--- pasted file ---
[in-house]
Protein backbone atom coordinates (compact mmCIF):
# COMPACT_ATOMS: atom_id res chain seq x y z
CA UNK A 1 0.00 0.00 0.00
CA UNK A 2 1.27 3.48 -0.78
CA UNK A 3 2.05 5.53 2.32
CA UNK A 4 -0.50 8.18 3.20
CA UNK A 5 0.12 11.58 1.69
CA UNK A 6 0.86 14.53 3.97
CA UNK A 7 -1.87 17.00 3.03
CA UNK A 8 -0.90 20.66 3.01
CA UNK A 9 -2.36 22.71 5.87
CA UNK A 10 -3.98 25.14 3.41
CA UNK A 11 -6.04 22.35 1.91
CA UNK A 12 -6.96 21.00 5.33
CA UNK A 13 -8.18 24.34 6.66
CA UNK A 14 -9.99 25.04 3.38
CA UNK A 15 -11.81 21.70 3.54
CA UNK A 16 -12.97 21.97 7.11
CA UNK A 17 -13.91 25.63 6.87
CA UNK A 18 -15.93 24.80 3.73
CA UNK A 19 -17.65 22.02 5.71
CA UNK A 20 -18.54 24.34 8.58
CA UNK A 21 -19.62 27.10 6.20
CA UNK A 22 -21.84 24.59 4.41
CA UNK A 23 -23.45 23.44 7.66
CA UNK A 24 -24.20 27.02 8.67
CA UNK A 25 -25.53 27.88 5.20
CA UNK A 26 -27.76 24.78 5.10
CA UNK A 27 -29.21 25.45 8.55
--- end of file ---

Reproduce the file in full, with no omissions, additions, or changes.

[in-house]
Protein backbone atom coordinates (compact mmCIF):
# COMPACT_ATOMS: atom_id res chain seq x y z
CA UNK A 1 0.00 0.00 0.00
CA UNK A 2 1.27 3.48 -0.78
CA UNK A 3 2.05 5.53 2.32
CA UNK A 4 -0.50 8.18 3.20
CA UNK A 5 0.12 11.58 1.69
CA UNK A 6 0.86 14.53 3.97
CA UNK A 7 -1.87 17.00 3.03
CA UNK A 8 -0.90 20.66 3.01
CA UNK A 9 -2.36 22.71 5.87
CA UNK A 10 -3.98 25.14 3.41
CA UNK A 11 -6.04 22.35 1.91
CA UNK A 12 -6.96 21.00 5.33
CA UNK A 13 -8.18 24.34 6.66
CA UNK A 14 -9.99 25.04 3.38
CA UNK A 15 -11.81 21.70 3.54
CA UNK A 16 -12.97 21.97 7.11
CA UNK A 17 -13.91 25.63 6.87
CA UNK A 18 -15.93 24.80 3.73
CA UNK A 19 -17.65 22.02 5.71
CA UNK A 20 -18.54 24.34 8.58
CA UNK A 21 -19.62 27.10 6.20
CA UNK A 22 -21.84 24.59 4.41
CA UNK A 23 -23.45 23.44 7.66
CA UNK A 24 -24.20 27.02 8.67
CA UNK A 25 -25.53 27.88 5.20
CA UNK A 26 -27.76 24.78 5.10
CA UNK A 27 -29.21 25.45 8.55